The Ethernet protocol utilized in system 100 may comply or be compatible with the protocol described in Institute of Electrical and Electronics Engineers, Inc. (IEEE) Std. 802.3, 2000 Edition, published on Oct. 20, 2000. Alternatively or additionally, the TCP/IP protocol utilized in system 100 may comply or be compatible with the protocols described in Internet Engineering Task Force (IETF) Request For Comments (RFC) 791 and 793, published September 1981. The SCSI protocol that may be utilized in system 100 may be compatible with the protocol described in American National Standards Institute (ANSI) Small Computer Systems Interface-2 (SCSI-2) ANSI X3.131-1994 Specification. The iSCSI protocol that may be utilized in system 100 may be compatible with the protocol described in IETF RFC 3720, published April 2004, and/or other and/or later-developed versions of this protocol. Of course, many different communication protocols may be used for such data and/or command exchange without departing from this embodiment.

System 100 also may comprise one or more communication links 70 that may communicatively couple one or more networks 160 to operative circuitry 118 such that circuitry 118 may be capable of receiving one or more network data streams 72 via one or more links 70. One or more links 70 may comply or be compatible with one or more communication protocols with which one or more links 50 may comply or be compatible. Alternatively or additionally, one or more links 70 may comply with other and/or additional communication protocols.

With reference now being made to FIGS. 1 to 3, operations 300 that may be performed in system 100 will be described. After, for example, a reset of system 100, as a result, at least in part, of a request issued by the human user (not shown) to host system 10 via the not shown user interface system, controller 120 and/or processor 12 may signal circuitry 118. This may result in circuitry 118 generating, at least in part, at least one access request 52 that may involve RAID storage 28, as illustrated by operation 302 in FIG. 3. For example, in this embodiment, at least one request 52 may request accessing of one or more blocks of data (e.g., data 55). As used in this embodiment, a “block” of data may comprise one or more portions of data, such as, for example, one or more fixed and/or pre-defined length segments and/or units of data. Circuitry 118 may issue, at least in part, at least one packet 54 to RAID storage 28 via one or more links 50. One or more packets 54 may comprise, at least in part, one or more requests 52. As used in this embodiment, a “packet” may comprise one or more symbols and/or values. Also as used in this embodiment, “accessing” data may comprise one or more operations that involve and/or manipulate data, such as, for example, reading and/or writing data.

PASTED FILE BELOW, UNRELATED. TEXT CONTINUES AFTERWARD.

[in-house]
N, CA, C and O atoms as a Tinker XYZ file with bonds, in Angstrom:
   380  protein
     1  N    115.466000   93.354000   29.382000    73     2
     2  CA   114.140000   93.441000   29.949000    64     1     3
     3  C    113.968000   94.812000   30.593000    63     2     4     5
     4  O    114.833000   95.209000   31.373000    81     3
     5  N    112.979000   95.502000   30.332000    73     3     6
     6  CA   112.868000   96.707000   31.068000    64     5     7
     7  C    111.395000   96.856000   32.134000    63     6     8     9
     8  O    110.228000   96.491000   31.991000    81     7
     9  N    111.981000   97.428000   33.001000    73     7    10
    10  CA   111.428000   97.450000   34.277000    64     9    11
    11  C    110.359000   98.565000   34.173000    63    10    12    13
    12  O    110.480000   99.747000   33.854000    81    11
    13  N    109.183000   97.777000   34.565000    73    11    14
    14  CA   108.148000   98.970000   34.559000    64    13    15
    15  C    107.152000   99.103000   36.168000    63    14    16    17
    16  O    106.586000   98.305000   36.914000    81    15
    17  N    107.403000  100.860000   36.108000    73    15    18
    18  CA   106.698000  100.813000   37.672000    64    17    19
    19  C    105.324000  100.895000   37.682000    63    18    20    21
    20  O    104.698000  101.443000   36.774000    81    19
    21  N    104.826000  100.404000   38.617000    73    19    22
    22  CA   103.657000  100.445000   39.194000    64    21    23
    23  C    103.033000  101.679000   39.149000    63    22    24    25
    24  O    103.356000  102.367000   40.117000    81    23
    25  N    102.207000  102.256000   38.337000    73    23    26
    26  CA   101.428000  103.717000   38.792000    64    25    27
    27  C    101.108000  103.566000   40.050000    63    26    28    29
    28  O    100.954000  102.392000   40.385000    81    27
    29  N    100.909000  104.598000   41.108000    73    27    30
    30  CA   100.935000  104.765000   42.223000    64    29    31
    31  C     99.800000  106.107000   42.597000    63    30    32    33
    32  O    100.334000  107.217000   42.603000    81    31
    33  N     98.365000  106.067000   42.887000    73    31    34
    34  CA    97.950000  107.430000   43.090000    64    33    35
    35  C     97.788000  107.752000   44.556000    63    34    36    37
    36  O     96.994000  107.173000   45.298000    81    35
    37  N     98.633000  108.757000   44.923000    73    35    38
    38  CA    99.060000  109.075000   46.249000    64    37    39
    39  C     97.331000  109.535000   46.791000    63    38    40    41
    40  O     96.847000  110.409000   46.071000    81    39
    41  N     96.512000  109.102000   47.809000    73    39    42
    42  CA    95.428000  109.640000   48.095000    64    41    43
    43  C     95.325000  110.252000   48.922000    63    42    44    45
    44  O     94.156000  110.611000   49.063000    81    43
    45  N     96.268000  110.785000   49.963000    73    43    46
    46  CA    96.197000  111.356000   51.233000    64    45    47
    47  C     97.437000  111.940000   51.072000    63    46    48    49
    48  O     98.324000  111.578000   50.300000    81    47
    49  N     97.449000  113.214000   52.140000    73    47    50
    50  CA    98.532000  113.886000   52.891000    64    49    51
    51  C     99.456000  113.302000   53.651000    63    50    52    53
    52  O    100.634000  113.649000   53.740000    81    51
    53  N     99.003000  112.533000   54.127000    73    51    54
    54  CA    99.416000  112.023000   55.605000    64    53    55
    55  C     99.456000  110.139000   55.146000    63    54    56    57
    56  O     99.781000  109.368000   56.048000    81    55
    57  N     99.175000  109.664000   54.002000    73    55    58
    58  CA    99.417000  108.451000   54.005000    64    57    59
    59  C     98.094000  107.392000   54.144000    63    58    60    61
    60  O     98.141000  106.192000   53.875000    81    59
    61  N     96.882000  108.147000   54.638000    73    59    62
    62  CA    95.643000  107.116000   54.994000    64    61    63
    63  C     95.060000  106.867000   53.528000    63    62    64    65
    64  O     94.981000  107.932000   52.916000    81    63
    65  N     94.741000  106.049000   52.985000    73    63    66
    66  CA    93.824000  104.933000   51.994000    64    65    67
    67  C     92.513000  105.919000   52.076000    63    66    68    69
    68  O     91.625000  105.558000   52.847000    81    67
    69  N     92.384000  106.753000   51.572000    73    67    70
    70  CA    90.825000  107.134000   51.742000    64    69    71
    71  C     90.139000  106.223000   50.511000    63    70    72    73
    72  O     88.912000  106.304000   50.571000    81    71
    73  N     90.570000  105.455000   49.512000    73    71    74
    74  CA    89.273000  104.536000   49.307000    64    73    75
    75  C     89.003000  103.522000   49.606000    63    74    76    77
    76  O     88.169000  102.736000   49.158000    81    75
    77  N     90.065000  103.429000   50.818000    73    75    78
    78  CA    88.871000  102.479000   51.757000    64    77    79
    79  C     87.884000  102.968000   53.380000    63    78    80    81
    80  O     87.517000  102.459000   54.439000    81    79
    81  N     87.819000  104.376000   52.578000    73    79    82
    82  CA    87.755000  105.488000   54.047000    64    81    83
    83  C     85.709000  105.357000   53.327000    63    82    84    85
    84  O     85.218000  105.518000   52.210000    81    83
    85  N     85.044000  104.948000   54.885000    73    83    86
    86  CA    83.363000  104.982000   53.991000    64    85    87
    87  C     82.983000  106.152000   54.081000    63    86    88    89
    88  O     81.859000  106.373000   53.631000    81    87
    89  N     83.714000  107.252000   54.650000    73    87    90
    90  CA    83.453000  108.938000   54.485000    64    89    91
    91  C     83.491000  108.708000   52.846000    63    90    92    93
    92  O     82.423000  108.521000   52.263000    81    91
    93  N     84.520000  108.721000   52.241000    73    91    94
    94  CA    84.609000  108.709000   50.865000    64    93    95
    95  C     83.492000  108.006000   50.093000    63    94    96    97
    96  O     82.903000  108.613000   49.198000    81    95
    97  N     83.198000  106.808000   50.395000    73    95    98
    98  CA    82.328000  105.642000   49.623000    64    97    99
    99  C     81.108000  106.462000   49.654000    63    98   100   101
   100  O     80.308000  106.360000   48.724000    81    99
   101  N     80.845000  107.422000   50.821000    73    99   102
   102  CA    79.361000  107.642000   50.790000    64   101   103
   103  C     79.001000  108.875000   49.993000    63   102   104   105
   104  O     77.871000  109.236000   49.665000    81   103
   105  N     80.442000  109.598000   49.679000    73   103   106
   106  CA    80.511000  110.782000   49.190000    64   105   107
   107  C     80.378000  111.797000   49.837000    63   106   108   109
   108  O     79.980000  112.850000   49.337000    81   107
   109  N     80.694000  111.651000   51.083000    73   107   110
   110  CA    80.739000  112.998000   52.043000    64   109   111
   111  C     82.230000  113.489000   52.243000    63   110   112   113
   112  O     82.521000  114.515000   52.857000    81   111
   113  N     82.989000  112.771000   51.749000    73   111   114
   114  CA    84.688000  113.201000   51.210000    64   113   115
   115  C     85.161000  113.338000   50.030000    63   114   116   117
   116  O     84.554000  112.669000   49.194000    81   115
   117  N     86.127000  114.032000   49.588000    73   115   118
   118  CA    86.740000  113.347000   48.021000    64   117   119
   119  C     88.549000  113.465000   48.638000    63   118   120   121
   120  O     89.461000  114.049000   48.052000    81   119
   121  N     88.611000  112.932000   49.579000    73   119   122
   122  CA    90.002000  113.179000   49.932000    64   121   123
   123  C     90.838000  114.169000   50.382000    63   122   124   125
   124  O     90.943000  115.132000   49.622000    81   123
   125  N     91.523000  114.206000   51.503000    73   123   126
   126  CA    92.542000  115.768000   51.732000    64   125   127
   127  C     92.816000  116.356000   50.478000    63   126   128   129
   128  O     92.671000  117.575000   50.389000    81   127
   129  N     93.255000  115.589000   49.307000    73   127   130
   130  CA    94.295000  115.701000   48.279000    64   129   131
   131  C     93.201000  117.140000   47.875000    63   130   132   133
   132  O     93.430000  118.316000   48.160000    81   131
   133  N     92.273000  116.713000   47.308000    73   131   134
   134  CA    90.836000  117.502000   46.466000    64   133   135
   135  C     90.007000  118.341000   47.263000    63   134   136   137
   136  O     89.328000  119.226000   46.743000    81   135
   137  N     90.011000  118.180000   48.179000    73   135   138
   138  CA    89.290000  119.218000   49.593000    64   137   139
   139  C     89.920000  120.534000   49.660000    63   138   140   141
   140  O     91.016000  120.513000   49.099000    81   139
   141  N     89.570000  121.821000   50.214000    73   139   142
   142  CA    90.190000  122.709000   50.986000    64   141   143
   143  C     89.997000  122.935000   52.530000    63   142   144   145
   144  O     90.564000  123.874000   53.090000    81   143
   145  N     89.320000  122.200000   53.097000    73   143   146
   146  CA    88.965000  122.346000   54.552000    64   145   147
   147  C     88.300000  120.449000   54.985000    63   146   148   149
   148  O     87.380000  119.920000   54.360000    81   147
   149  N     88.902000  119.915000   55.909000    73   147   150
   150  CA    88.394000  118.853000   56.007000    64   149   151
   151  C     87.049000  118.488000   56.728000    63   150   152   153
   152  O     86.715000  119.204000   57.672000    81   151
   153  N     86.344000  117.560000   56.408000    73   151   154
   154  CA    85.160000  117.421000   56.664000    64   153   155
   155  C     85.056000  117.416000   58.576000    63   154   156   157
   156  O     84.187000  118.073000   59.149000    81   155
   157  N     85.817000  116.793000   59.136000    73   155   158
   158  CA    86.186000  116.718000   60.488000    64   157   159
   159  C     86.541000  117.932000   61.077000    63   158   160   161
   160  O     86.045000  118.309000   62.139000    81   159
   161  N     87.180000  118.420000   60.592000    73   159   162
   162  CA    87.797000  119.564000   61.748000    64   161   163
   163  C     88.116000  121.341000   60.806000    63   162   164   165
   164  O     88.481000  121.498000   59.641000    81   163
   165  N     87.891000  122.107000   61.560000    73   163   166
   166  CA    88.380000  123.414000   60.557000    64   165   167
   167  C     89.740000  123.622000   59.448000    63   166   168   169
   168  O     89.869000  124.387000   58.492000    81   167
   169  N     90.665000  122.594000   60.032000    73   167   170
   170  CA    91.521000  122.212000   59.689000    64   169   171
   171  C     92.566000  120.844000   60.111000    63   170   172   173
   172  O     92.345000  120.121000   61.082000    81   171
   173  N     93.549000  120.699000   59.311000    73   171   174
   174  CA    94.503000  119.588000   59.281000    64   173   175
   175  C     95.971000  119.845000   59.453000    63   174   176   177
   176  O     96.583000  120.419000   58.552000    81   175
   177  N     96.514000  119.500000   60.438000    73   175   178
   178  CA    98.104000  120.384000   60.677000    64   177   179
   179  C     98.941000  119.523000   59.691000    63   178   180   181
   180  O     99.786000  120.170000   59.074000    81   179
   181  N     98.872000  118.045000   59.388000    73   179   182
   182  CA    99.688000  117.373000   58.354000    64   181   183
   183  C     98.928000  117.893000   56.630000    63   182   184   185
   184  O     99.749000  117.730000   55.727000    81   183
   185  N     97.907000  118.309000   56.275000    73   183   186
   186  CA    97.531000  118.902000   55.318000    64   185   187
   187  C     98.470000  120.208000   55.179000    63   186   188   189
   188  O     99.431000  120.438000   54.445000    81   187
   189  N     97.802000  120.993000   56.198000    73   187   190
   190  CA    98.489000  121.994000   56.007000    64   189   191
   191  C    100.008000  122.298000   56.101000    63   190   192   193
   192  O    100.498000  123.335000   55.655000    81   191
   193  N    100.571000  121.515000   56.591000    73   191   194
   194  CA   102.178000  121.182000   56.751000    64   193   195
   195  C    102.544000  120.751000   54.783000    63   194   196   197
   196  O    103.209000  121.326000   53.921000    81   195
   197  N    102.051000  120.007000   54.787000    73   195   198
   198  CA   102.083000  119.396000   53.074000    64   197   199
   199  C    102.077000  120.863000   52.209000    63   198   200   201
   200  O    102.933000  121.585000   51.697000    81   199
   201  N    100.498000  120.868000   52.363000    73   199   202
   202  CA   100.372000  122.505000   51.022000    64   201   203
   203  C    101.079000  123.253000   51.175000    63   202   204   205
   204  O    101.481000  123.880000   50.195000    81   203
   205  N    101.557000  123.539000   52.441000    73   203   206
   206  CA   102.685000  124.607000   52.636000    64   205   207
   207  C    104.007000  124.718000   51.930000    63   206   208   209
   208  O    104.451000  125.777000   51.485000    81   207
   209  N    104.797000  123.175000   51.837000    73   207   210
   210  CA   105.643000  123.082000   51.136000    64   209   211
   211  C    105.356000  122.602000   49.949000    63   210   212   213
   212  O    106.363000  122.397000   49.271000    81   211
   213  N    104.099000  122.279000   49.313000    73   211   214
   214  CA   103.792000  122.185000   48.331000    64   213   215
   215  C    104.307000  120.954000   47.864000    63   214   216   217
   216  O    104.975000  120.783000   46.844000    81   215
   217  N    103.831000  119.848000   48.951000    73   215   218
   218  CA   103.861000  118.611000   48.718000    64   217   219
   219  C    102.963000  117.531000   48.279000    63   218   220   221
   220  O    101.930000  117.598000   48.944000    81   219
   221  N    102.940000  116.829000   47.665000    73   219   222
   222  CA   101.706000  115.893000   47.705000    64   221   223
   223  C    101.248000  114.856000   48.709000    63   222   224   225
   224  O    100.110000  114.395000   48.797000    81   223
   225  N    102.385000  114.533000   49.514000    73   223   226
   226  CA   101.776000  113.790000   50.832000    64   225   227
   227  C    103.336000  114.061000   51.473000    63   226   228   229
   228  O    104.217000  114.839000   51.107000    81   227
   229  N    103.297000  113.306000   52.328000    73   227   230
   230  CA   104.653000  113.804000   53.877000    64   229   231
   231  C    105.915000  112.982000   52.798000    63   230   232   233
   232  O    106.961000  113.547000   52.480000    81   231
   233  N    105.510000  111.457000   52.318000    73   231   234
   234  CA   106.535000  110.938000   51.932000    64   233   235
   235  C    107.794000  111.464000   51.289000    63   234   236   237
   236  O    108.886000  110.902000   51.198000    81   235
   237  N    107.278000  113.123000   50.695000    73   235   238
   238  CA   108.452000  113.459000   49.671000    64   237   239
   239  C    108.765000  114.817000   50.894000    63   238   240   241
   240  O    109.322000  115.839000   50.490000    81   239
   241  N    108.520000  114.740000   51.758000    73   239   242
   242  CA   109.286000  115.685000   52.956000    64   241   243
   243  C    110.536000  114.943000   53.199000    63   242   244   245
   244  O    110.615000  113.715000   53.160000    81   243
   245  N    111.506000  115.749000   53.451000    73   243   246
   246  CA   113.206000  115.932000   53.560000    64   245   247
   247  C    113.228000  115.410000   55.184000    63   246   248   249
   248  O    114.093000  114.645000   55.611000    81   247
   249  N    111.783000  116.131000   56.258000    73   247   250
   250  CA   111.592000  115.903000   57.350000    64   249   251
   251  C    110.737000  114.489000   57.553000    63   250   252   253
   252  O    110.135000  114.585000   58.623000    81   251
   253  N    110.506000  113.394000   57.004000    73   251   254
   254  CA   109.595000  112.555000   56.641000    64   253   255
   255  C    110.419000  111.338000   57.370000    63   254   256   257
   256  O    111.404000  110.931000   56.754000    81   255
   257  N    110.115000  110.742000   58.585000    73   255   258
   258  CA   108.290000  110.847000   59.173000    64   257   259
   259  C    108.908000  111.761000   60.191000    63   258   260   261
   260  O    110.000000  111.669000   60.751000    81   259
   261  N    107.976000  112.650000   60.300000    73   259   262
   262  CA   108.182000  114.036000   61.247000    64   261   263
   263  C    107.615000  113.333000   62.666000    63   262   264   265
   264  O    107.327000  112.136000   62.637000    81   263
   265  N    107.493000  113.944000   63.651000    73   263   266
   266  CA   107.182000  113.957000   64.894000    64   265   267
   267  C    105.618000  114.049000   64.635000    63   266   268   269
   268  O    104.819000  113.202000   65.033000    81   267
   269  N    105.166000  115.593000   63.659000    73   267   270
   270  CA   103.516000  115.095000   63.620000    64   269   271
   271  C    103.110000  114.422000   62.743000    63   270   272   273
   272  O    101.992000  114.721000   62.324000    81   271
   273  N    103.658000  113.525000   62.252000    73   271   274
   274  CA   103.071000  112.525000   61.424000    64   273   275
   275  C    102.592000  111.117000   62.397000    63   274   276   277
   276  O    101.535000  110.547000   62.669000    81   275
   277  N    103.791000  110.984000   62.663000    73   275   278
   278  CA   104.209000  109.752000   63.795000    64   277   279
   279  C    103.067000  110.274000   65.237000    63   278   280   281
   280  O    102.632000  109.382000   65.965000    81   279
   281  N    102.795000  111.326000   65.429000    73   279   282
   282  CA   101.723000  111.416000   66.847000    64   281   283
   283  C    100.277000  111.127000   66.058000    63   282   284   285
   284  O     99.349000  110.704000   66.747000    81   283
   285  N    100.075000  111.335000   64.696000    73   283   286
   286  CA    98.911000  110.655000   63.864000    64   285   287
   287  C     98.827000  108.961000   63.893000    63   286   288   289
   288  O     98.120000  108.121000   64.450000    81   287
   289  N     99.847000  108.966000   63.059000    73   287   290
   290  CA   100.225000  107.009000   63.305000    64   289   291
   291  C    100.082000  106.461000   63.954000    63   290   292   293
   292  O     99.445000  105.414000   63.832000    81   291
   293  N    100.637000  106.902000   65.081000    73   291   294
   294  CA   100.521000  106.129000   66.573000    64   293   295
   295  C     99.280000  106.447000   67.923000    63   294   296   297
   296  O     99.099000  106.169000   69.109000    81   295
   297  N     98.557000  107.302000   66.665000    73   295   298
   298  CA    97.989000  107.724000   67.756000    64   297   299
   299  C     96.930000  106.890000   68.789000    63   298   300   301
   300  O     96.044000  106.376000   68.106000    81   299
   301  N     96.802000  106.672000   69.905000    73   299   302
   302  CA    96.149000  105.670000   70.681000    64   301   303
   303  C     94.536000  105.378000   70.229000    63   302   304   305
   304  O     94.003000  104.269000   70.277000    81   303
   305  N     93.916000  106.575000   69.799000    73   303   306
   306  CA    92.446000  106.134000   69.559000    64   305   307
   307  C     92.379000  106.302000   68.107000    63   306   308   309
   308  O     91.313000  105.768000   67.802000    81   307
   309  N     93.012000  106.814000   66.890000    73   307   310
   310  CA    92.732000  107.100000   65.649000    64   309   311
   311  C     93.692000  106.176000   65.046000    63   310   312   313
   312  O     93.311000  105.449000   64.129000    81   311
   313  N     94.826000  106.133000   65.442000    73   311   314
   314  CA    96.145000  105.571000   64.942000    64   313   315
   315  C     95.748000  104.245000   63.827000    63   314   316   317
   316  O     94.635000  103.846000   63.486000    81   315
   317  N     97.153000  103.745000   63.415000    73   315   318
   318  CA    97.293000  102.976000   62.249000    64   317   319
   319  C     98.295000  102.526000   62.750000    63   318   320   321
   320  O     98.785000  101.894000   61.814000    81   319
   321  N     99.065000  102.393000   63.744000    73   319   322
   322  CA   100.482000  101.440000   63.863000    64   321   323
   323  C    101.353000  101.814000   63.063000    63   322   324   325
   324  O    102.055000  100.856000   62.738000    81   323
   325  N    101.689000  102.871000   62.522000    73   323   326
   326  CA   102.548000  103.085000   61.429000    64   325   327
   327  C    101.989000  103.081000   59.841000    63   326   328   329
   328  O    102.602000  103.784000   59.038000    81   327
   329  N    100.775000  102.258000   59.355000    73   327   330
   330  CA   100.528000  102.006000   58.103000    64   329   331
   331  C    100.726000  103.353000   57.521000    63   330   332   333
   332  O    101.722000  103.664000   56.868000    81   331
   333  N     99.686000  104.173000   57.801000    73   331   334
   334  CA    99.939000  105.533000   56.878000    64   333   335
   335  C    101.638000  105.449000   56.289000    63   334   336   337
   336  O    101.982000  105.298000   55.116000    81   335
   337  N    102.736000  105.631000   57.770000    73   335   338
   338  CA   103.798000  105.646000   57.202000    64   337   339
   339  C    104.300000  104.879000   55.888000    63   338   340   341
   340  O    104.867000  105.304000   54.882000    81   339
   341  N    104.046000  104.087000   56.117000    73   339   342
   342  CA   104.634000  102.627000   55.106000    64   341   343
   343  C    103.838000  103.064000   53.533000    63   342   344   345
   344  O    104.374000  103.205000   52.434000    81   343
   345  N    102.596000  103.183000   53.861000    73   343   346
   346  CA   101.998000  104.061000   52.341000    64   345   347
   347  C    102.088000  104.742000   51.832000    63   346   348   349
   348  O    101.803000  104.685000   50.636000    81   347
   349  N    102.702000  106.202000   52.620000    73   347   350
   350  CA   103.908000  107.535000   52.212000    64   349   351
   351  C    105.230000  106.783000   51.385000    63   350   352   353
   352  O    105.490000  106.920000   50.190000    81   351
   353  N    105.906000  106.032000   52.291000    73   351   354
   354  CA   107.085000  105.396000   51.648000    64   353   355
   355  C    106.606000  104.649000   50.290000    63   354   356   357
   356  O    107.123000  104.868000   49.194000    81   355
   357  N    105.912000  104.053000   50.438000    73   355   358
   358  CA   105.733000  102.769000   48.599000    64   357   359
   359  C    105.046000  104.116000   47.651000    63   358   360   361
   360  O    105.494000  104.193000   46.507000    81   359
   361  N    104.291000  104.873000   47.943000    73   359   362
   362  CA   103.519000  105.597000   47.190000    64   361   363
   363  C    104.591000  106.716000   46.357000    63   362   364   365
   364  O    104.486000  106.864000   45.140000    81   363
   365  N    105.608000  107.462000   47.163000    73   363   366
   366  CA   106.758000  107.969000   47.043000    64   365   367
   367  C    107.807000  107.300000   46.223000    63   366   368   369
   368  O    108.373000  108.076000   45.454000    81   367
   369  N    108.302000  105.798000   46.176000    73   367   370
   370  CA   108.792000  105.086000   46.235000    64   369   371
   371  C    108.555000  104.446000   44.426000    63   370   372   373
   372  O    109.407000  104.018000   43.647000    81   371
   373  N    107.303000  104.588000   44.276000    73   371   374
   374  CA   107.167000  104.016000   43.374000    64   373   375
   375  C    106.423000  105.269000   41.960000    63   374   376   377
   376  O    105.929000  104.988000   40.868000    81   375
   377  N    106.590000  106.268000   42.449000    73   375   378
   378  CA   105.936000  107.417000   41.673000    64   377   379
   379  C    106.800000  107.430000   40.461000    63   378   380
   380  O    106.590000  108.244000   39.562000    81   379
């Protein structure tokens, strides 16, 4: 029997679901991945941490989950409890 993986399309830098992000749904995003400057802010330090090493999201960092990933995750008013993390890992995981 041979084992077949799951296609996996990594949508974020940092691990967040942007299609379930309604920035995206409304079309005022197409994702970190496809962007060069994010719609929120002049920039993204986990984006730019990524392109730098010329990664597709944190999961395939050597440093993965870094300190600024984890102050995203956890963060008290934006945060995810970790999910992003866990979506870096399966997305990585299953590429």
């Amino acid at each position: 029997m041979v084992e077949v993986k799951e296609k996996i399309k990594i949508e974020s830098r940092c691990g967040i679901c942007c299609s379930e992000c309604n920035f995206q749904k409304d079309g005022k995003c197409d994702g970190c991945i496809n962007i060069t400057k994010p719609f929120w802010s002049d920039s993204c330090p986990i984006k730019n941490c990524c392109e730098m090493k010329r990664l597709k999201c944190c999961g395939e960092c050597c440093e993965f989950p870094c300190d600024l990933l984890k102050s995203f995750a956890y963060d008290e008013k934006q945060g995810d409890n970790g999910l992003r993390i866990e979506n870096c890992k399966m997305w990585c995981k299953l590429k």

After circuitry 118 has issued, at least in part, at least one packet 54 to circuitry 118′ via one or more links 50, circuitry 118′ may receive, at least in part, at least one packet 54. This may result, at least in part, in circuitry 118′ receiving, at least in part, at least one request 52, as illustrated by operation 304 in FIG. 3. In response, at least in part, to at least one request 52, circuitry 118′ may access, in accordance at least in part with the at least one request 52, an encryption and/or parity information (PI) associated with the data 55 in storage 28. In this embodiment, this encryption may comprise an encryption of at least one portion of the data 55 and/or PI associated with the data 55. This PI may be generated based at least in part upon the data 55, and may be used to re-generate and/or reconstruct, at least in part, the data 55, based at least in part upon RAID PI generation and/or data recovery techniques. PI may be generated, at least in part, using and/or in accordance, at least in part, with one or more of the following: one or more XOR calculations, one or more Reed-Solomon techniques, and/or other and/or additional syndrome calculation techniques. This encryption may be stored in encrypted disk stripes in storage 28 such that the data 55 may be unrecoverable based solely upon a remaining unencrypted portion of the data 55 and the PI stored in storage 28. Alternatively or additionally, this encryption may be stored in one or more respective disk stripes. The number of the disk stripes may be determined based at least in part upon one or more encryption levels, if any, associated with one or more characteristics of the data 55.